Statutory Rape Charges
Sex crimes are extremely serious issues. When a person is charged and convicted of a sex crime, it will permanently affect their life. Understandably, judges and juries tend to be very harsh on sex crimes defendants during the sentencing process. Statutory rape is a specific type of sex crime that is defined by an individual having a sexual encounter with another person who is under the age of consent. Even if both parties explicitly consent to the act when it occurs, if one person is underage, statutory rape has occurred.
In order to understand statutory rape, one must understand what is meant by the legal term “age of consent.” In most states, the phrase does not explicitly appear in any legal statutes. When it is used in reference to statutory rape cases, though, “age of consent” is taken to mean the minimum age at which an individual is able to legally consent to a sexual act. In other words, even if a person under the age of consent verbally agrees to have sex with an older individual, in the eyes of the law, there has been no true consent.
The specifics of statutory rape laws, sentencing, and age of consent vary greatly from state to state. In Texas, for example age of consent is 17 years, and if convicted, a defendant faces a sentence ranging from two to twenty years in prison. Texas law states that a defendant has “an affirmative defense if he is not more than three years older than the victim, who is at least age 14.” In Nevada, the age of consent is 16 years, though the perpetrator must be at least 18 years old to face a statutory rape charge. In this state, the sentences are less harsh. If the defendant is 21 years of age or older, they may be sentenced to one to five years in prison. If the person is between 18 and 21 years of age, one year in prison is the maximum sentence. Though sentences for statutory rape can be very severe, it is considered a less serious offense than child molestation in almost all instances.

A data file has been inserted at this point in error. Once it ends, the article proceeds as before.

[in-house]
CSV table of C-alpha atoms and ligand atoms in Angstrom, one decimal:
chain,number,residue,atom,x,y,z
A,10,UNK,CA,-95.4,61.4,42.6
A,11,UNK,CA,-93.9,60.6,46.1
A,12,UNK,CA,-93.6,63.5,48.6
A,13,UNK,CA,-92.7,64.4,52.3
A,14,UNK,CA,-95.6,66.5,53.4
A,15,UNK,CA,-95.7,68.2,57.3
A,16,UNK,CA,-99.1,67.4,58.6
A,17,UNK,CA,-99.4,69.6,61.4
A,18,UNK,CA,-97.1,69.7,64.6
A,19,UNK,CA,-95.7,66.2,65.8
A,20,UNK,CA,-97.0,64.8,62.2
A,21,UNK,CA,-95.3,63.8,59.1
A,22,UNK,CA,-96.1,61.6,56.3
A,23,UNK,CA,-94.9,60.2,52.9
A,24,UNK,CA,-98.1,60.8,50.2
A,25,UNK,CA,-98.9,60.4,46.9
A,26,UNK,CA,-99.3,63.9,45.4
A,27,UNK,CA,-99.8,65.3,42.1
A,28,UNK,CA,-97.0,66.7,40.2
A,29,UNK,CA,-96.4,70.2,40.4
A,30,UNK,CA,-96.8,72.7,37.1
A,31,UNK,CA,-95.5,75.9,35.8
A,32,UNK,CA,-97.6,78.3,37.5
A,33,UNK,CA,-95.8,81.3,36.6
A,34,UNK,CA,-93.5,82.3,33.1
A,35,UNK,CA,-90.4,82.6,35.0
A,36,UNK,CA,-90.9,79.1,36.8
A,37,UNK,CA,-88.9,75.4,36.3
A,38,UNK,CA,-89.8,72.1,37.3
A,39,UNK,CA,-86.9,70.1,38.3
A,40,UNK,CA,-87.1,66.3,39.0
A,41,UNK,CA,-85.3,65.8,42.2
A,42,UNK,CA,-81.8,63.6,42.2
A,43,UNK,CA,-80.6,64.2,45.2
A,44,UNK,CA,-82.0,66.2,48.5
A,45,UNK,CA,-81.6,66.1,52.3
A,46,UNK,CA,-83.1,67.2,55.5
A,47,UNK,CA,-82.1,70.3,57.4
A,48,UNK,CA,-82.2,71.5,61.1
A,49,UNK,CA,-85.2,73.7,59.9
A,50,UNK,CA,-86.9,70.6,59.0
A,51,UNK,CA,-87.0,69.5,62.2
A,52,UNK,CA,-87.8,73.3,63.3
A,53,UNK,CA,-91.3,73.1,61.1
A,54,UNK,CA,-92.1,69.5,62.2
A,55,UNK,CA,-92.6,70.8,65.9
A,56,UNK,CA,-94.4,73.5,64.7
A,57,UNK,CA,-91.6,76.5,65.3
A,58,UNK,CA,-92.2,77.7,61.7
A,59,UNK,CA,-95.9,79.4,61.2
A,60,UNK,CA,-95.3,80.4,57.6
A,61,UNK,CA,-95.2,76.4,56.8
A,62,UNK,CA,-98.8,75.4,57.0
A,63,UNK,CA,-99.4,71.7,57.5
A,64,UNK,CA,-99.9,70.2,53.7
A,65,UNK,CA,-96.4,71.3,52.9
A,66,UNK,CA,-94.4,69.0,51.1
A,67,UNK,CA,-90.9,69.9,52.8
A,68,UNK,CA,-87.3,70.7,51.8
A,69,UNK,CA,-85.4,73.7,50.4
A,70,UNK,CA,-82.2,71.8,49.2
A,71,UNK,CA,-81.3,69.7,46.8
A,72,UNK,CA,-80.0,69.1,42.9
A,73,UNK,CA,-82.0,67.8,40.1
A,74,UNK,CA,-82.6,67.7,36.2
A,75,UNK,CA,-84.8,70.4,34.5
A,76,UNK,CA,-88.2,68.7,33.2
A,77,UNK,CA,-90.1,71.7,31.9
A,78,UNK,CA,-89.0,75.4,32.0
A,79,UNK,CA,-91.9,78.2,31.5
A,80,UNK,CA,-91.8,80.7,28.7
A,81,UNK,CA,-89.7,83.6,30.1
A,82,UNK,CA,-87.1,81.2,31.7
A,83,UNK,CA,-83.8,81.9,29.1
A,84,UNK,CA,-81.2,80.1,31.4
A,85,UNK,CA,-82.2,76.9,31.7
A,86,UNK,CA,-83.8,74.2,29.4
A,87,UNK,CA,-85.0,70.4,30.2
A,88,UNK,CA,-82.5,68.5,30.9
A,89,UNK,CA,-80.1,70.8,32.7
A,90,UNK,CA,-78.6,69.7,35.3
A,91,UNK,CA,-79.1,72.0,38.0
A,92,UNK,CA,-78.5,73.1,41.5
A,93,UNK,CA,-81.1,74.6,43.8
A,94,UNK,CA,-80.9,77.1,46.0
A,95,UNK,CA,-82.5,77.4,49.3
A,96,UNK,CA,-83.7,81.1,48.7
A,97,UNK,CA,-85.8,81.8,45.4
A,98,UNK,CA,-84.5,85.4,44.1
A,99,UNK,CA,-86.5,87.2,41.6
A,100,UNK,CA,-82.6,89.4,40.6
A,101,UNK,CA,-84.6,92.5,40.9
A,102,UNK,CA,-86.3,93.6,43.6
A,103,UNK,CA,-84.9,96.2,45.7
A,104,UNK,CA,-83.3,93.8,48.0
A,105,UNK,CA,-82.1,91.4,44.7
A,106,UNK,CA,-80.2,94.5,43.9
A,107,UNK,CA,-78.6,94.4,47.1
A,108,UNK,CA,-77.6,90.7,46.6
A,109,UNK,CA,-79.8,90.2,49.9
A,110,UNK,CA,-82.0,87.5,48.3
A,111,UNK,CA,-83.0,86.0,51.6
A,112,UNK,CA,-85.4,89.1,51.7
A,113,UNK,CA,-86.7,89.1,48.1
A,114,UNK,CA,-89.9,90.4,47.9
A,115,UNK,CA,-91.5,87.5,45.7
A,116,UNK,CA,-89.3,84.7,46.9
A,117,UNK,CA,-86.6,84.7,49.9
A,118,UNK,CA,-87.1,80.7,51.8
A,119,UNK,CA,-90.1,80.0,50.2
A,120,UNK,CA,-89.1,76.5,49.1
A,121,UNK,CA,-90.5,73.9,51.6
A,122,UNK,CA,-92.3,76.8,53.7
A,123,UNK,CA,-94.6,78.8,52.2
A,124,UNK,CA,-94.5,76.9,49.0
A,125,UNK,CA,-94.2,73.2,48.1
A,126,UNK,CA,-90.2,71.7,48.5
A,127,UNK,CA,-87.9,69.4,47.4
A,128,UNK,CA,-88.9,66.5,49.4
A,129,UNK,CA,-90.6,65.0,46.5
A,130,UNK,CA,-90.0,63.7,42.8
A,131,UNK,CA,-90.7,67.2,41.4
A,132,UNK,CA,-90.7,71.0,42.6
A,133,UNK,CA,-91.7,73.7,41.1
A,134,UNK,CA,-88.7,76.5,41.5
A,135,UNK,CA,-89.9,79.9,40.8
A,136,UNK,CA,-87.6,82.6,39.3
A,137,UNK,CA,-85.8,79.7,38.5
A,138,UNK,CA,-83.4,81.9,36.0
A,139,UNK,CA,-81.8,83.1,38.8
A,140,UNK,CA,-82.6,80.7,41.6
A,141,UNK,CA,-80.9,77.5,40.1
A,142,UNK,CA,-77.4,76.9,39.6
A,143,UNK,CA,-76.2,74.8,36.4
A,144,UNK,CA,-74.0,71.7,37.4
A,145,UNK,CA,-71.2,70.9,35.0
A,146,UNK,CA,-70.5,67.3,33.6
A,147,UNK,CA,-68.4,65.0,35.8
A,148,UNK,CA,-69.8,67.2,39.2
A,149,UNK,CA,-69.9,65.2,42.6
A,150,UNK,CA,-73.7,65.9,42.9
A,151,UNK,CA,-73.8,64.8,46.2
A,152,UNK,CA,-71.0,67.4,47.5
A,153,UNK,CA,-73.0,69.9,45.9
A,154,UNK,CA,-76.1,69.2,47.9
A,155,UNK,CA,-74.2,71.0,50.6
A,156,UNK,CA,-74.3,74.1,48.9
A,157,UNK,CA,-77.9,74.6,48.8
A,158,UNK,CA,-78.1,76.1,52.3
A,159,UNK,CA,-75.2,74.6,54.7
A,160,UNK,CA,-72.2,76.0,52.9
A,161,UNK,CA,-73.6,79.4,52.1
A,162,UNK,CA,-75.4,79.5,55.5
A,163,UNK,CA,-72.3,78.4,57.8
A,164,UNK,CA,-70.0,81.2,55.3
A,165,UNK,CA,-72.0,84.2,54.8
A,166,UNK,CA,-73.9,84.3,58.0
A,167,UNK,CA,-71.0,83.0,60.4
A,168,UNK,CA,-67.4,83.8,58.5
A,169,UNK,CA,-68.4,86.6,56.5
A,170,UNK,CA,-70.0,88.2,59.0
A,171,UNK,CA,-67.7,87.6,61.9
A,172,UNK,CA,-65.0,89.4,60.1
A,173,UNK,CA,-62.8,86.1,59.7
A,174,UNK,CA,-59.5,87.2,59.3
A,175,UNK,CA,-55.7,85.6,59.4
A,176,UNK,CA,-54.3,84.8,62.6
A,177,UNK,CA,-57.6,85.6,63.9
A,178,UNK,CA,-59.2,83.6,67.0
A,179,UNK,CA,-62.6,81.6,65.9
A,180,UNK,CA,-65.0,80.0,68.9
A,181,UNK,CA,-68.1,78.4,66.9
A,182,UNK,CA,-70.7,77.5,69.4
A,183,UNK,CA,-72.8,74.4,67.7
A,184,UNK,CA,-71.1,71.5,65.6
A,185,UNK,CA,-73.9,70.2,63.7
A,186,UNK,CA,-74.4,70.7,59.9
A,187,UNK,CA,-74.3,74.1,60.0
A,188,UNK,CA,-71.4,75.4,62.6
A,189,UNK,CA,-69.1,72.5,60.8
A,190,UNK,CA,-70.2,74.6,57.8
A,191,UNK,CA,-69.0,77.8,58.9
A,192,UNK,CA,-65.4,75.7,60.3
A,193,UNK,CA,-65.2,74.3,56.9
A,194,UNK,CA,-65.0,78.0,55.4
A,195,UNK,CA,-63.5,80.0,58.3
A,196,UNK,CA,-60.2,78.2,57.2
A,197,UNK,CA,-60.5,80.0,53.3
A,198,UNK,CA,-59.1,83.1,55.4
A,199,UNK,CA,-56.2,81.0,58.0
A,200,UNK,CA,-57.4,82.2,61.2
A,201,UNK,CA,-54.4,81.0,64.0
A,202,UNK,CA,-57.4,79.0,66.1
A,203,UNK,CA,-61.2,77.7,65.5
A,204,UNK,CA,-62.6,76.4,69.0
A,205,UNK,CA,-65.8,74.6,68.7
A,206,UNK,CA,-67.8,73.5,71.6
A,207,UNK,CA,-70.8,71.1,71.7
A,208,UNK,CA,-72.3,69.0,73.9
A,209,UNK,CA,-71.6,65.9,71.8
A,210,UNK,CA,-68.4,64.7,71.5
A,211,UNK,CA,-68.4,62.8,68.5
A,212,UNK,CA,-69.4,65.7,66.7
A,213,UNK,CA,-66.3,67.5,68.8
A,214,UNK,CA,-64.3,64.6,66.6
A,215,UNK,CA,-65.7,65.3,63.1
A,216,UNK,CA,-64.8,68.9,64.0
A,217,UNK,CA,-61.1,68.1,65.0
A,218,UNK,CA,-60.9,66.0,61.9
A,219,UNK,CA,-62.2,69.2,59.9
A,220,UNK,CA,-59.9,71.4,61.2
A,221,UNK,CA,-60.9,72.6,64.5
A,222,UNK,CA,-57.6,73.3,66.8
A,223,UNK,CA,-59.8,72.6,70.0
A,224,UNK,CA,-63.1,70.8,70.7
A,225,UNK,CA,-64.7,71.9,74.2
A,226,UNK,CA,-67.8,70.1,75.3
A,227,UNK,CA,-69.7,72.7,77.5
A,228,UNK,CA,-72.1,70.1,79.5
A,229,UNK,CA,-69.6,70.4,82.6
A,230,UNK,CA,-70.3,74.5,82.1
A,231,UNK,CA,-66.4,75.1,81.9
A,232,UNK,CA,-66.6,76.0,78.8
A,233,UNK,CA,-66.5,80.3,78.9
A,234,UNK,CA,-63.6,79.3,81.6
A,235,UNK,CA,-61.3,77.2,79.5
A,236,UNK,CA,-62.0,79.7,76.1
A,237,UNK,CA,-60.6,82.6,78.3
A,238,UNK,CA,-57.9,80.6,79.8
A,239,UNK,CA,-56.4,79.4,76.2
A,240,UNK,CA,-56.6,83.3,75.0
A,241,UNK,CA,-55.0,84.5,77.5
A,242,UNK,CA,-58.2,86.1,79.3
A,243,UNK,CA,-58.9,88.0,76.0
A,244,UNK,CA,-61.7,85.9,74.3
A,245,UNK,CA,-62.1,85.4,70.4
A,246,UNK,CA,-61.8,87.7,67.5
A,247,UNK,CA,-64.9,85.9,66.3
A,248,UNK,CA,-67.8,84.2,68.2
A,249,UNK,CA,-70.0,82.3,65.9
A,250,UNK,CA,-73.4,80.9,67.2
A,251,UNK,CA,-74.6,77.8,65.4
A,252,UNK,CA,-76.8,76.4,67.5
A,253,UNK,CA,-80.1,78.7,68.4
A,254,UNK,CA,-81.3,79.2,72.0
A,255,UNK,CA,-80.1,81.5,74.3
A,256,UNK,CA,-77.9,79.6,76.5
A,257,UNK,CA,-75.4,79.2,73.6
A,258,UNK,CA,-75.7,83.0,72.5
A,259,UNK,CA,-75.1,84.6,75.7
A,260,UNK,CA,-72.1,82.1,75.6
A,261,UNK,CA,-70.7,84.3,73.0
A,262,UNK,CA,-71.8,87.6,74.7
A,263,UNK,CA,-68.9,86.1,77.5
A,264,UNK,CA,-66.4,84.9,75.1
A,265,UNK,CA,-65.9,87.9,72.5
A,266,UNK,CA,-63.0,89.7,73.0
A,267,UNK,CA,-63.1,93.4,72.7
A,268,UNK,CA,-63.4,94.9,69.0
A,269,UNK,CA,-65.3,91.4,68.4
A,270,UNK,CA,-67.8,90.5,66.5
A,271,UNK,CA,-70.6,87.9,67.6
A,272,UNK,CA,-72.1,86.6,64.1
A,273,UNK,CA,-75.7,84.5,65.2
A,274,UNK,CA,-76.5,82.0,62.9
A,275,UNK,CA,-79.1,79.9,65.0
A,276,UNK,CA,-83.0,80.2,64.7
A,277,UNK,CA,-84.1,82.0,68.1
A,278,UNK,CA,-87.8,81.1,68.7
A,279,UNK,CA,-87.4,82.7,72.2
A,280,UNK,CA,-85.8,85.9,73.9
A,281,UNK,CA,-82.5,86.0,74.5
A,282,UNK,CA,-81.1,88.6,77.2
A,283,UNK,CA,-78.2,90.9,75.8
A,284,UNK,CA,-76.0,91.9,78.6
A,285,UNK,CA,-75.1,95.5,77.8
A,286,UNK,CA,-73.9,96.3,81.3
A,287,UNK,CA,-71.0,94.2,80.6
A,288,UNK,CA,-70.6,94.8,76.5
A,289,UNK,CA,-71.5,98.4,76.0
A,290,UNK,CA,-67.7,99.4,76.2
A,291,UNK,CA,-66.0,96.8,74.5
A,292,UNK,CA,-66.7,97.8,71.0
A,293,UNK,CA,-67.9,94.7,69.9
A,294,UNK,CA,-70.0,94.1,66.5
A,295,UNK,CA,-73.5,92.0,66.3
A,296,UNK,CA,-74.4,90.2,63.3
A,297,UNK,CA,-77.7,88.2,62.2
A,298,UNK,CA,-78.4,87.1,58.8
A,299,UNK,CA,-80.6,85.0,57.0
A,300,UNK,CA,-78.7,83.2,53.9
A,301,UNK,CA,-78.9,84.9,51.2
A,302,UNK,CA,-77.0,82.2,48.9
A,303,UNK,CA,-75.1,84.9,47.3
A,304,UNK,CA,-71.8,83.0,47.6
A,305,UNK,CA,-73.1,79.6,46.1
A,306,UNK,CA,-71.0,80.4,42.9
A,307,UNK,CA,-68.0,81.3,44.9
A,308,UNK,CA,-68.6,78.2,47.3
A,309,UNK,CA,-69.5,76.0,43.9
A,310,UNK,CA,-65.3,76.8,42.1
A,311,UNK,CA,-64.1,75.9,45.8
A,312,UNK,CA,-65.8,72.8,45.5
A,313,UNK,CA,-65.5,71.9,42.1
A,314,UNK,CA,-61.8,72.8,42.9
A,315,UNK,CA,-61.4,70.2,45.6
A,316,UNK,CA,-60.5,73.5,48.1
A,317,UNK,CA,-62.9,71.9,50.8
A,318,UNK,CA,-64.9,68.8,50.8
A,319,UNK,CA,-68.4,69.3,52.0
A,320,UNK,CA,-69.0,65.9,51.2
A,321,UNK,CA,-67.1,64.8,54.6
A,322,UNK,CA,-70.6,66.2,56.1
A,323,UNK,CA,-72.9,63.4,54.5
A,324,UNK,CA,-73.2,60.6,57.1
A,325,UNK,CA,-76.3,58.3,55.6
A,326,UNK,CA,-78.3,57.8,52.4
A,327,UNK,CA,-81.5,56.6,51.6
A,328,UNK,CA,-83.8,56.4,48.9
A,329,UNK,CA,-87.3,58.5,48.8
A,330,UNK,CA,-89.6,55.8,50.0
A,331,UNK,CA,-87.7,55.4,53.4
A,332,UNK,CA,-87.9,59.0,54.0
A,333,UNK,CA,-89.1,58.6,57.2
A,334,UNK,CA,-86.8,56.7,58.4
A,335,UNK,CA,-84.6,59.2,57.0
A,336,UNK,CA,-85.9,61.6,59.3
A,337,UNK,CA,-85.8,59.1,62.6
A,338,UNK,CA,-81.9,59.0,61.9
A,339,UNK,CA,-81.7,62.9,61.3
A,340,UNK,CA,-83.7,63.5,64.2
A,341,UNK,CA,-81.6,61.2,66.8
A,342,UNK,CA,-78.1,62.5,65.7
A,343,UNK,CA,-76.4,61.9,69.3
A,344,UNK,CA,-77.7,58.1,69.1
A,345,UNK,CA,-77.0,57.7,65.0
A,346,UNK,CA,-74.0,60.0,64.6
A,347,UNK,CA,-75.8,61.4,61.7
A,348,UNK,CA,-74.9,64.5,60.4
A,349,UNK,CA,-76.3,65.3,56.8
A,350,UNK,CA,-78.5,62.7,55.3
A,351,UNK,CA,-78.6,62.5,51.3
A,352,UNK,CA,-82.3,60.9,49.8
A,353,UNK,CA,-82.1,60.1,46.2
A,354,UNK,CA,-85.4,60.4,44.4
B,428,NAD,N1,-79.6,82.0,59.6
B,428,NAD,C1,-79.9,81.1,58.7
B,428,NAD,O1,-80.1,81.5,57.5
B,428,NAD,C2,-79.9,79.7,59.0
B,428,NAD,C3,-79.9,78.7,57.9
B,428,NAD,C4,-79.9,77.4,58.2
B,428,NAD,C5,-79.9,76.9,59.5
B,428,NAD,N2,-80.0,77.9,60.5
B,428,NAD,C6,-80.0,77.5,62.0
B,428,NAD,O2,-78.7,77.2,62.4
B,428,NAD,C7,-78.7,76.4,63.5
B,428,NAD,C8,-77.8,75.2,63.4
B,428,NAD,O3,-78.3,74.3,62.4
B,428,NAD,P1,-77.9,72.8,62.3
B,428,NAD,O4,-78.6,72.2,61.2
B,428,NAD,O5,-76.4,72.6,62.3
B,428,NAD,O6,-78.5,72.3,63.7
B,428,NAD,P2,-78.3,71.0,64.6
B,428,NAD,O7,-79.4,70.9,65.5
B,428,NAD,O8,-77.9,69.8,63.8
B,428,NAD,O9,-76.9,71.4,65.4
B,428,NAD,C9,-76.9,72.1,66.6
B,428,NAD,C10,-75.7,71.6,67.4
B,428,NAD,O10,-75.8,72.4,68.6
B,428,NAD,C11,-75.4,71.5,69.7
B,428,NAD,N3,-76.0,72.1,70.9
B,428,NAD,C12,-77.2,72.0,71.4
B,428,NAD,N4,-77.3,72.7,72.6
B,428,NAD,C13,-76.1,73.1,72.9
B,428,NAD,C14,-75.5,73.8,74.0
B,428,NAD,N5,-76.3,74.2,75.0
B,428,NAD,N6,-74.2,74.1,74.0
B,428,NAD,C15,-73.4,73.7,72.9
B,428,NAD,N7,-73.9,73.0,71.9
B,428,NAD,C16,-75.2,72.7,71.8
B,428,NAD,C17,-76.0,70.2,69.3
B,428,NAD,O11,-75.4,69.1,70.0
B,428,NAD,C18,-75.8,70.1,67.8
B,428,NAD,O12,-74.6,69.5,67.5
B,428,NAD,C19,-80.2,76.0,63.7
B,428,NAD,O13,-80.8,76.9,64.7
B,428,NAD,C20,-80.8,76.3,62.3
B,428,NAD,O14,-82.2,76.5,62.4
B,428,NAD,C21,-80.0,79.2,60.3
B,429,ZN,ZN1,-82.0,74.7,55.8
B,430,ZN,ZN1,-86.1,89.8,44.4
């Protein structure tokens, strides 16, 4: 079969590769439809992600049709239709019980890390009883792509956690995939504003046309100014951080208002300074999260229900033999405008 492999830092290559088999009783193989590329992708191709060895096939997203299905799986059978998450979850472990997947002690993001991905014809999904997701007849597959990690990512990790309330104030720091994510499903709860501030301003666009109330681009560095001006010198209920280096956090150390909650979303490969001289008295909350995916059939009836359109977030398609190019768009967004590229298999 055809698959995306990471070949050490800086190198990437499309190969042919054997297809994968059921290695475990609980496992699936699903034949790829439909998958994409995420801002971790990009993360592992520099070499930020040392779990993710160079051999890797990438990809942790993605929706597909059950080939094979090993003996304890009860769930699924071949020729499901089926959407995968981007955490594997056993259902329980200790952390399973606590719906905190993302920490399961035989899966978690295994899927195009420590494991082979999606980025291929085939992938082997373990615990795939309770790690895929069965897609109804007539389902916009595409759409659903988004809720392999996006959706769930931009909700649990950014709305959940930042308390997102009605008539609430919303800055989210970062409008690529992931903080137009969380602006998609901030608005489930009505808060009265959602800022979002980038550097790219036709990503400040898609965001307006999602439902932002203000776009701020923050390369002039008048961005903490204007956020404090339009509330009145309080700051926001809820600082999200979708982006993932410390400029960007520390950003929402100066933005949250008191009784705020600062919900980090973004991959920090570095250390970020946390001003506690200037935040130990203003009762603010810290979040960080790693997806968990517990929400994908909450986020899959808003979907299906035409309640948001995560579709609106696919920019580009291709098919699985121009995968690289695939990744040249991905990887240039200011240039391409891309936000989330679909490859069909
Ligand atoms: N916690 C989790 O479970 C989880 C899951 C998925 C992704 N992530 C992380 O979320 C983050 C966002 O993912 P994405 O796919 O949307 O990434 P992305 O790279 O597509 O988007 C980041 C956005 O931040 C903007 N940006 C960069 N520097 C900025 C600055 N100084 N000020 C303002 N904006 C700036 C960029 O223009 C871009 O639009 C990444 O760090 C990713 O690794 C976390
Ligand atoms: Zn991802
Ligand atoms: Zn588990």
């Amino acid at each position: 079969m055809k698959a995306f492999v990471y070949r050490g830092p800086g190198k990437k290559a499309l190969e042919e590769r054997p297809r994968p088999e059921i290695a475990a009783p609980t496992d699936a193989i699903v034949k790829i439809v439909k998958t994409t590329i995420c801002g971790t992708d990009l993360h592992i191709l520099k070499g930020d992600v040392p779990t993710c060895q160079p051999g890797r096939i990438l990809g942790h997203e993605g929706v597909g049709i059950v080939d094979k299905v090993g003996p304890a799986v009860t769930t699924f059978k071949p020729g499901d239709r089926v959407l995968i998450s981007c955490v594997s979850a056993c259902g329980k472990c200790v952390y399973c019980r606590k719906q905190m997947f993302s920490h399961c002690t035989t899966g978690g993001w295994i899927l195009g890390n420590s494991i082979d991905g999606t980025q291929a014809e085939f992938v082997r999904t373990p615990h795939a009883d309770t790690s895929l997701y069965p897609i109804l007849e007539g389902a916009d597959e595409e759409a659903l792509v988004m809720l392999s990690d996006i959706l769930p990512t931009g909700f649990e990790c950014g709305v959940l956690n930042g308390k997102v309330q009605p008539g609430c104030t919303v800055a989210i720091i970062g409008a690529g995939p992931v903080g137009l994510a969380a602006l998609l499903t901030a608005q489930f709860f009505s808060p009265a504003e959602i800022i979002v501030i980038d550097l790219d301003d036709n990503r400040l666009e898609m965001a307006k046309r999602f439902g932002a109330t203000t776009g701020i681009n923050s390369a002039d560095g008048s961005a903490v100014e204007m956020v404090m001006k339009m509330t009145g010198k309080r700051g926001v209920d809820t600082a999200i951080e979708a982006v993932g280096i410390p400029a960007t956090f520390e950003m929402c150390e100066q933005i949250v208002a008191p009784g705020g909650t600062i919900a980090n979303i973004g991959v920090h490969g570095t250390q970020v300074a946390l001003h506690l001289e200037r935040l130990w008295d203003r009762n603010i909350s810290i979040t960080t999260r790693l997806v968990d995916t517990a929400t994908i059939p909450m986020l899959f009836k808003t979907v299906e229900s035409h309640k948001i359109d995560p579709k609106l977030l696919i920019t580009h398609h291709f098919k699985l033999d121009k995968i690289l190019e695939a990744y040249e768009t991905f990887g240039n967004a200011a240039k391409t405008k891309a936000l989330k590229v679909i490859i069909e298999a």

Because the laws and details concerning these cases vary so much from state to state, it is extremely important that any person facing charges consult the expertise of a local legal professional. A defense attorney from the state in which the defendant faces charges will be able to most effectively protect the rights of all parties involved in the case.